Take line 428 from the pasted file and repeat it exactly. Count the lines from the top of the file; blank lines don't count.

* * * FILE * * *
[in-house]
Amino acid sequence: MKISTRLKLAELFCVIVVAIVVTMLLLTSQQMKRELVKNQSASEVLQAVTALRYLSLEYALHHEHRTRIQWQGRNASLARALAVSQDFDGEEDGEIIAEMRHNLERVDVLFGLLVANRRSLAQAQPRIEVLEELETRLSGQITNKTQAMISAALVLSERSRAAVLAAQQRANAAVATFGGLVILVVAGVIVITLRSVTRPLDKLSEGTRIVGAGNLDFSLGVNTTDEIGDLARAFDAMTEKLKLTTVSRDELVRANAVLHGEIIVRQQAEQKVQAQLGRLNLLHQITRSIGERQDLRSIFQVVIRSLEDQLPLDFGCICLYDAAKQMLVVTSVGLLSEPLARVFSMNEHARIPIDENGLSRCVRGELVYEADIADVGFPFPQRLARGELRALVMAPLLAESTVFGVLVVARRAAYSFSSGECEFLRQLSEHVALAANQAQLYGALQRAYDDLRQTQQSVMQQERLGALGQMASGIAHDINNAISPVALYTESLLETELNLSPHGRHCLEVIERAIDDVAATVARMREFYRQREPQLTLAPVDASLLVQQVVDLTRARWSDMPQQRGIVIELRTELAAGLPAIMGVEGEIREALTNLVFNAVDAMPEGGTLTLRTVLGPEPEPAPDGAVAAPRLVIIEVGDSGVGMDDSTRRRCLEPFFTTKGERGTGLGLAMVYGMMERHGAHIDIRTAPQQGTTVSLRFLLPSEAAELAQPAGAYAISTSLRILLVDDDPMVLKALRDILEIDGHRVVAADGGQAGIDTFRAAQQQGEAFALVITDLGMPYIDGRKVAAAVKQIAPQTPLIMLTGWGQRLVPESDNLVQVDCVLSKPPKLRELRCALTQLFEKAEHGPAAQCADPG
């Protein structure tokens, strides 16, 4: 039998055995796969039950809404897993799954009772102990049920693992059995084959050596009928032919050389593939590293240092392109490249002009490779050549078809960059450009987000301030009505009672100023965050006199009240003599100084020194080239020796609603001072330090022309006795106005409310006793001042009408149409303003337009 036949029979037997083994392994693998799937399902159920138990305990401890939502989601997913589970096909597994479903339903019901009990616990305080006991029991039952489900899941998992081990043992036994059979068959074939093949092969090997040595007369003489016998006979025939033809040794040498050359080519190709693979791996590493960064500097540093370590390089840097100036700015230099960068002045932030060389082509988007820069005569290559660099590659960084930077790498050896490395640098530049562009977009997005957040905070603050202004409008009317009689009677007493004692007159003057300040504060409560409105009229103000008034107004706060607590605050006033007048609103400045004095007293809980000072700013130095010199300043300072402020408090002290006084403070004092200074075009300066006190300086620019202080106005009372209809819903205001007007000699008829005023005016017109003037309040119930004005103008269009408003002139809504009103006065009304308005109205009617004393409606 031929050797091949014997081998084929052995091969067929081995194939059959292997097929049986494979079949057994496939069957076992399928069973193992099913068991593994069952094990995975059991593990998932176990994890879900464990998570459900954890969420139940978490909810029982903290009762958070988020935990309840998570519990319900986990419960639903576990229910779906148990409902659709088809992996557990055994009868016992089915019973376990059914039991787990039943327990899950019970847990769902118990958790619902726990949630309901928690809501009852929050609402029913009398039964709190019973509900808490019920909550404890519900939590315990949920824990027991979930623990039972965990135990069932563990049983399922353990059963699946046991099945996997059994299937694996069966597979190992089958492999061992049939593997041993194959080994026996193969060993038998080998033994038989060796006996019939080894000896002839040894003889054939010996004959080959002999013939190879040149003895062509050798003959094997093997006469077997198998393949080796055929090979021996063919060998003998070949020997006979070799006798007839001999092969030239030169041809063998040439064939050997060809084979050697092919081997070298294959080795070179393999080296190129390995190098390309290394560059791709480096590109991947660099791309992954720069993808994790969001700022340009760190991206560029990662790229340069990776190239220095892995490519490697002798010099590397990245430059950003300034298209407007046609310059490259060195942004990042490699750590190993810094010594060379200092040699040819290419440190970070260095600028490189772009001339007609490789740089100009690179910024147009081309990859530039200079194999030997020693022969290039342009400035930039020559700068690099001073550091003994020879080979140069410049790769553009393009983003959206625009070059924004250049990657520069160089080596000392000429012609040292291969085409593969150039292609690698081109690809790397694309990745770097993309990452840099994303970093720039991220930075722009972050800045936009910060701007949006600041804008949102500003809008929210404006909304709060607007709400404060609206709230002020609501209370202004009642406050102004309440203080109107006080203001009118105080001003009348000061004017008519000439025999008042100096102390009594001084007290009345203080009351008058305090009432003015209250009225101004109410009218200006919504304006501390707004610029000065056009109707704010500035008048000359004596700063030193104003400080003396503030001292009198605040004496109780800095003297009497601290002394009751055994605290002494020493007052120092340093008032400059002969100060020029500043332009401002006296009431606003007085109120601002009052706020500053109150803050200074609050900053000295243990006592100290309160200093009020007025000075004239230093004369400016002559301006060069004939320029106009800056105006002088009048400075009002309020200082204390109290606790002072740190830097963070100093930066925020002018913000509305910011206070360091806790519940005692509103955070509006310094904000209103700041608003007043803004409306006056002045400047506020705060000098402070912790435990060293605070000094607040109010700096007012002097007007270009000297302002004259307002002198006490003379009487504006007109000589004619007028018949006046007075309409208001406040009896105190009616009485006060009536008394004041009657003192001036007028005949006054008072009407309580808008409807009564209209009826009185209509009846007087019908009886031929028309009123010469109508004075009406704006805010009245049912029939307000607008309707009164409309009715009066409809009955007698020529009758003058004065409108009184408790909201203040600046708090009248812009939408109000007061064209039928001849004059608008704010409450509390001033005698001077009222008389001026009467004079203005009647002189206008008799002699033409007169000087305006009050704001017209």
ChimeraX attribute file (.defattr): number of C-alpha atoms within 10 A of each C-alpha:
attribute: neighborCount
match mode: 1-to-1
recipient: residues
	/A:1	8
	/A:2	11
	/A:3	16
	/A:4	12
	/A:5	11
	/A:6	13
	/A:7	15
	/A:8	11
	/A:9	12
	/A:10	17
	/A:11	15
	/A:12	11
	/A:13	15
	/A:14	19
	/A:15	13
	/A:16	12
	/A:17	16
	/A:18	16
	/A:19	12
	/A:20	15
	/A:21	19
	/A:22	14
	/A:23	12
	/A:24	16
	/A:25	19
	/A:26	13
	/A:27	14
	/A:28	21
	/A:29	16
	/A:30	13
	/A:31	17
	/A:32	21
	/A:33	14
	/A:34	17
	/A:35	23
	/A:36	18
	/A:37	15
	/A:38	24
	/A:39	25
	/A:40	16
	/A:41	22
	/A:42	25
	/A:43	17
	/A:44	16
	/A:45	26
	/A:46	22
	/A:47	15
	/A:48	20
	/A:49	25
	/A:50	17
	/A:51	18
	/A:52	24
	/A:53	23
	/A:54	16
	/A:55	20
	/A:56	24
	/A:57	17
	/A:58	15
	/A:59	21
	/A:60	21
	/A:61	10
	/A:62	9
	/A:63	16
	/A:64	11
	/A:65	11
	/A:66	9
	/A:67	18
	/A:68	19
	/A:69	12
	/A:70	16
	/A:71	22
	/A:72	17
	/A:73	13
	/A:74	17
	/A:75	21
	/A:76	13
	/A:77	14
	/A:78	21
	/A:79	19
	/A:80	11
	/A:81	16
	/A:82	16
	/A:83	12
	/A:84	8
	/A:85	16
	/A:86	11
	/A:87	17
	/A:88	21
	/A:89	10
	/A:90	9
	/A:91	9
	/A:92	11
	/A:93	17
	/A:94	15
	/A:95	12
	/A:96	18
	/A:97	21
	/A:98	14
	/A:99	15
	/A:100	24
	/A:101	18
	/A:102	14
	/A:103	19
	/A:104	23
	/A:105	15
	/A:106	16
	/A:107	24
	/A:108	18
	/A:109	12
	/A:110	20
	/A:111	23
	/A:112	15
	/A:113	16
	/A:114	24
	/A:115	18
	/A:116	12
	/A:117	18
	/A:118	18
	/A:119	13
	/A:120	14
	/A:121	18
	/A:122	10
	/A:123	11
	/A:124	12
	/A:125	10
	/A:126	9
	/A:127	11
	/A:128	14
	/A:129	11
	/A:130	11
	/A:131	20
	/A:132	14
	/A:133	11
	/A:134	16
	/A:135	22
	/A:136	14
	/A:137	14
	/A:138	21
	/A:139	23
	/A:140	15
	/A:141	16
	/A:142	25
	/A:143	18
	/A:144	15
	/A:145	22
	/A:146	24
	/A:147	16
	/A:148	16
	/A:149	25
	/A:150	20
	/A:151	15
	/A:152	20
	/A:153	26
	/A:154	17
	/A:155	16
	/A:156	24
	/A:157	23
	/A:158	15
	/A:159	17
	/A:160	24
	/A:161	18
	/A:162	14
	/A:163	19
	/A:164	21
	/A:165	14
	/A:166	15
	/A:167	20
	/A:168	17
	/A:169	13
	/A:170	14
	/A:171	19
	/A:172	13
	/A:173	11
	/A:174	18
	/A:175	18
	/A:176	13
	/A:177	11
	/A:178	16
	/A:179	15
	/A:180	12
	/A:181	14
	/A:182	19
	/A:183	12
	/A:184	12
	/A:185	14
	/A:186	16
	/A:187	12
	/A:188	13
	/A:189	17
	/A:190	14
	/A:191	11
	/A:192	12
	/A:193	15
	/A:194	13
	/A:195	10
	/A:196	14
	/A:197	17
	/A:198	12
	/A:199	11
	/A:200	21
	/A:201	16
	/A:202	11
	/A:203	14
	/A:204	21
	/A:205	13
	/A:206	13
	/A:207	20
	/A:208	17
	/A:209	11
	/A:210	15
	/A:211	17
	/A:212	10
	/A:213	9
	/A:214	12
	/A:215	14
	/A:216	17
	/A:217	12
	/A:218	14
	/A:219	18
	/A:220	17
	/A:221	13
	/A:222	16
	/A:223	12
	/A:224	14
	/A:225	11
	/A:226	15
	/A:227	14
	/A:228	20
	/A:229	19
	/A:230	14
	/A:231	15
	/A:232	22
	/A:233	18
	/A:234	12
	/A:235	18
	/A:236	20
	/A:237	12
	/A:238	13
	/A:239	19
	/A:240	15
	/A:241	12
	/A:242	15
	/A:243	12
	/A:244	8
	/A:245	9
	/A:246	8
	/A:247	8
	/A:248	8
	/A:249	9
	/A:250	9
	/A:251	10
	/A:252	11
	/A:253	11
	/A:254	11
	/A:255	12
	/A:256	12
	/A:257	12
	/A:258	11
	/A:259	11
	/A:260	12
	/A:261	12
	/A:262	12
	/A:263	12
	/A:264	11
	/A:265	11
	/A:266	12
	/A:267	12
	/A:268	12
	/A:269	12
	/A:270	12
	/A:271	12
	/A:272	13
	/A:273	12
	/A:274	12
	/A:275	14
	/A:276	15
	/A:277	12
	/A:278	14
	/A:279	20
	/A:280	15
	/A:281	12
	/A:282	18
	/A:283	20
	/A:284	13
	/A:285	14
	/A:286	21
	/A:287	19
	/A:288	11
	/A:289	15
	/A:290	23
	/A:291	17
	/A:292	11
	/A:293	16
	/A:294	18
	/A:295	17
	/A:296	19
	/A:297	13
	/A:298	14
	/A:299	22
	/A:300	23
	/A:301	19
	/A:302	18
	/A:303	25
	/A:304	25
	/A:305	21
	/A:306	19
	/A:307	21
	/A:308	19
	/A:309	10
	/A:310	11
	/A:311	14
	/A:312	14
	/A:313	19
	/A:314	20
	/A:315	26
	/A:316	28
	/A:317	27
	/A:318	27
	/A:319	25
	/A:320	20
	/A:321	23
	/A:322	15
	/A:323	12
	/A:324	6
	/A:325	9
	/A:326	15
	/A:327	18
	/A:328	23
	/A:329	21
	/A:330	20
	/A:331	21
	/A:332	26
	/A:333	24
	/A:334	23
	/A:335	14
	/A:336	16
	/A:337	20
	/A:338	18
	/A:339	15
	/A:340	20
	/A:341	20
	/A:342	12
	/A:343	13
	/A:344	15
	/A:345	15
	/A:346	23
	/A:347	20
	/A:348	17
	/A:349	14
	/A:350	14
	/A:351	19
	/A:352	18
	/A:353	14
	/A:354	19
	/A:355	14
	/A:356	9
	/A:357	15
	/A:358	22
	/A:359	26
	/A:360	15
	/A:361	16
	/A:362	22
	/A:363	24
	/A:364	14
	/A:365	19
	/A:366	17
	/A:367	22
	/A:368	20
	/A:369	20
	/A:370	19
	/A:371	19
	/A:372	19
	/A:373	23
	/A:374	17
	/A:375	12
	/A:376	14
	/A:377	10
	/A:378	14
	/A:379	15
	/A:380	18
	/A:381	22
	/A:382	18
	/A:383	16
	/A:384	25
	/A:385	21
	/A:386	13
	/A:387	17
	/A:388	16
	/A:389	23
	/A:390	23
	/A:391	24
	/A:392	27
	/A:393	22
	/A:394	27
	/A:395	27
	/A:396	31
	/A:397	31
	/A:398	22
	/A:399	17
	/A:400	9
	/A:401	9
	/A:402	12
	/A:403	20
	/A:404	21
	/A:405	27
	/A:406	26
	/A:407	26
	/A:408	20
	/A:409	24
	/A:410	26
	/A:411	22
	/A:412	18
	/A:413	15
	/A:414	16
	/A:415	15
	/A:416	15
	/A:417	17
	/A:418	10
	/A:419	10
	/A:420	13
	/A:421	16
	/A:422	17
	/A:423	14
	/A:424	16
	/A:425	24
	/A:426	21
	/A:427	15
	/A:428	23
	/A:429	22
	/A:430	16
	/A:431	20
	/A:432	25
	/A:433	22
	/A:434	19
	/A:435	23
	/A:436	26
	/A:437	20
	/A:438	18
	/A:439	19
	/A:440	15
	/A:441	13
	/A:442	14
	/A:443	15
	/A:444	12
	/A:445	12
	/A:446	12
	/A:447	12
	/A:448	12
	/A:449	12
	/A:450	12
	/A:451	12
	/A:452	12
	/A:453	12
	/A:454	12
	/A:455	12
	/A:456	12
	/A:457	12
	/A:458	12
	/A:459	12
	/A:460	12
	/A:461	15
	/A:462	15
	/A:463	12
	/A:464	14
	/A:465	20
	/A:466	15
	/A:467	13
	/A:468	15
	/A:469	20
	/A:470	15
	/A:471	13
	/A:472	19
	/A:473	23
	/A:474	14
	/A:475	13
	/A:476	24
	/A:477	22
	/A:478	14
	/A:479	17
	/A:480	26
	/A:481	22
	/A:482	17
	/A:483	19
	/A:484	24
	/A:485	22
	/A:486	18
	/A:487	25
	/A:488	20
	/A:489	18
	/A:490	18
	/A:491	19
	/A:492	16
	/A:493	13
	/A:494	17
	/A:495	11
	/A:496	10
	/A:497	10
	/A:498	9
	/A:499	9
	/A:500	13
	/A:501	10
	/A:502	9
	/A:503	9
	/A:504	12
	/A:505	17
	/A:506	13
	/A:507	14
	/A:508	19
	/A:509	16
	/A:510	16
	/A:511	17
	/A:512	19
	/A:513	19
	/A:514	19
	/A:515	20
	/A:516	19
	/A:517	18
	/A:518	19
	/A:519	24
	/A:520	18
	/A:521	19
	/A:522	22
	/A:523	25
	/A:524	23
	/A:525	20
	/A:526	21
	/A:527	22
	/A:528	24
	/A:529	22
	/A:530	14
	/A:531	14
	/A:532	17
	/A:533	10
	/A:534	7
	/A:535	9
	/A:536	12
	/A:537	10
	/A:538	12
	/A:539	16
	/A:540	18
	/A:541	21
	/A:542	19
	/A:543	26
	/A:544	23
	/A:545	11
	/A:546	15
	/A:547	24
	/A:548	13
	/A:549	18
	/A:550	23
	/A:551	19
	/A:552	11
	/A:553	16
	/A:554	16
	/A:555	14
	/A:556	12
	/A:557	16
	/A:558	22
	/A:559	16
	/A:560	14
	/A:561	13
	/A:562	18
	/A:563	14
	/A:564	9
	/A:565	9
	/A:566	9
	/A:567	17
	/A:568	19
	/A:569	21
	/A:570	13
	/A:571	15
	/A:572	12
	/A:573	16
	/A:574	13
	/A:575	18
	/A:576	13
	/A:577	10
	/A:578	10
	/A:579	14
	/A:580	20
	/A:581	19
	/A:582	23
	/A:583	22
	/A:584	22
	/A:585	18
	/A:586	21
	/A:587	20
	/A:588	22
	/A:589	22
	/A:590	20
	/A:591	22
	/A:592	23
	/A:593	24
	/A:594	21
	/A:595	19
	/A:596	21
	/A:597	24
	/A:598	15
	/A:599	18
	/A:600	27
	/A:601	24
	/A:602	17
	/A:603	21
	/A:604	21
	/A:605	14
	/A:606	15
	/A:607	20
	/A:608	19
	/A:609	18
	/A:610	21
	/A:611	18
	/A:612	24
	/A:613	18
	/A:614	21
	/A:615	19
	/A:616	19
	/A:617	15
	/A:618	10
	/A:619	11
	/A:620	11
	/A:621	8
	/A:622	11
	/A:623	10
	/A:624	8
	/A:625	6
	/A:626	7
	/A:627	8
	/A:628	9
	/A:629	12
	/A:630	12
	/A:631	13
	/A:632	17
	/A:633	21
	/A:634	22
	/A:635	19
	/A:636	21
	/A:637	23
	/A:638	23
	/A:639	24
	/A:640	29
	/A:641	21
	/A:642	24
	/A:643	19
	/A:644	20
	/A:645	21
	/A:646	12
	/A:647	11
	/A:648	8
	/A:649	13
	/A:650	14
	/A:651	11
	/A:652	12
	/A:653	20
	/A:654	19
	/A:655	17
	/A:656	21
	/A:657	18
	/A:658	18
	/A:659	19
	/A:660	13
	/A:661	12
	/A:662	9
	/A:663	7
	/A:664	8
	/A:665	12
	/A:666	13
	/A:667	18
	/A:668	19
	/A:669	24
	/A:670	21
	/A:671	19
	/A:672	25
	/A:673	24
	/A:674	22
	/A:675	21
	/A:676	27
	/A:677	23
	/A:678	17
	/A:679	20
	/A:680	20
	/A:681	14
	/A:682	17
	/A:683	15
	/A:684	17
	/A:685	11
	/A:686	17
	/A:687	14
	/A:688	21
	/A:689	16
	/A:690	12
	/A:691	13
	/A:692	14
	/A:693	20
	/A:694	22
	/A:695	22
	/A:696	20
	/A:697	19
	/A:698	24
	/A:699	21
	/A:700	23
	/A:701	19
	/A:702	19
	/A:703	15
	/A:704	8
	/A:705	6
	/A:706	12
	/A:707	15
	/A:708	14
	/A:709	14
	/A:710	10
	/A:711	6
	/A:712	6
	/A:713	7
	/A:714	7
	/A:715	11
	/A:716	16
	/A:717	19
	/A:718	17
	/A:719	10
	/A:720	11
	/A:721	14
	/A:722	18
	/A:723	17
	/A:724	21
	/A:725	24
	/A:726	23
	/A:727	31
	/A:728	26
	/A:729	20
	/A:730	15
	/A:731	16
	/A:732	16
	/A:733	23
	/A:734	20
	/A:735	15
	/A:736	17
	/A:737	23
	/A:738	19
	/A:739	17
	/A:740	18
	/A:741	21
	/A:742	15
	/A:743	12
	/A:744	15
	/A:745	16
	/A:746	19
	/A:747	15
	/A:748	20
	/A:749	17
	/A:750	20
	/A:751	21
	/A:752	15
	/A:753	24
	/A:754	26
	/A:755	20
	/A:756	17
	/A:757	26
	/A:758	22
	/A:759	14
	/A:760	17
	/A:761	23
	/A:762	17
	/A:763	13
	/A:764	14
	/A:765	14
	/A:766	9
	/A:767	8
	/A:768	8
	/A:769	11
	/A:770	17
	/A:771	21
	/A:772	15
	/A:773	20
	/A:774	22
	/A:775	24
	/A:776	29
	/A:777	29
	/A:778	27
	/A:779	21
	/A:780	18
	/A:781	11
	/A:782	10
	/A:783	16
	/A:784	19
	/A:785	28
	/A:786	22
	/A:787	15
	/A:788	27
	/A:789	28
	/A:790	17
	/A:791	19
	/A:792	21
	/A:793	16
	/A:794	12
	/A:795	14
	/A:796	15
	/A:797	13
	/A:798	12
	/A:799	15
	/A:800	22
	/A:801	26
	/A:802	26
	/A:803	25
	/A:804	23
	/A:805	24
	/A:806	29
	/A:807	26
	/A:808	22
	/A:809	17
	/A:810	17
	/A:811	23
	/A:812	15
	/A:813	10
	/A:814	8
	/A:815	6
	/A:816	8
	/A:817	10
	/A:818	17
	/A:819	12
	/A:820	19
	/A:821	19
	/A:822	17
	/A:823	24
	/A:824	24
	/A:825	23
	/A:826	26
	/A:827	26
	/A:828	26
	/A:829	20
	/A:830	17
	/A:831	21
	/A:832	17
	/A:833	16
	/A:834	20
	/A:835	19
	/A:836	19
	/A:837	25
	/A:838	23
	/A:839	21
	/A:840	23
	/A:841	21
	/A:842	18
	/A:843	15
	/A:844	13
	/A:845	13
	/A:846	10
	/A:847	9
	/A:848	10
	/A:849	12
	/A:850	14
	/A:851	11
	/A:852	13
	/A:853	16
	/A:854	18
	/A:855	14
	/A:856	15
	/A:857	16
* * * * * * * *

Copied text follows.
	/A:421	16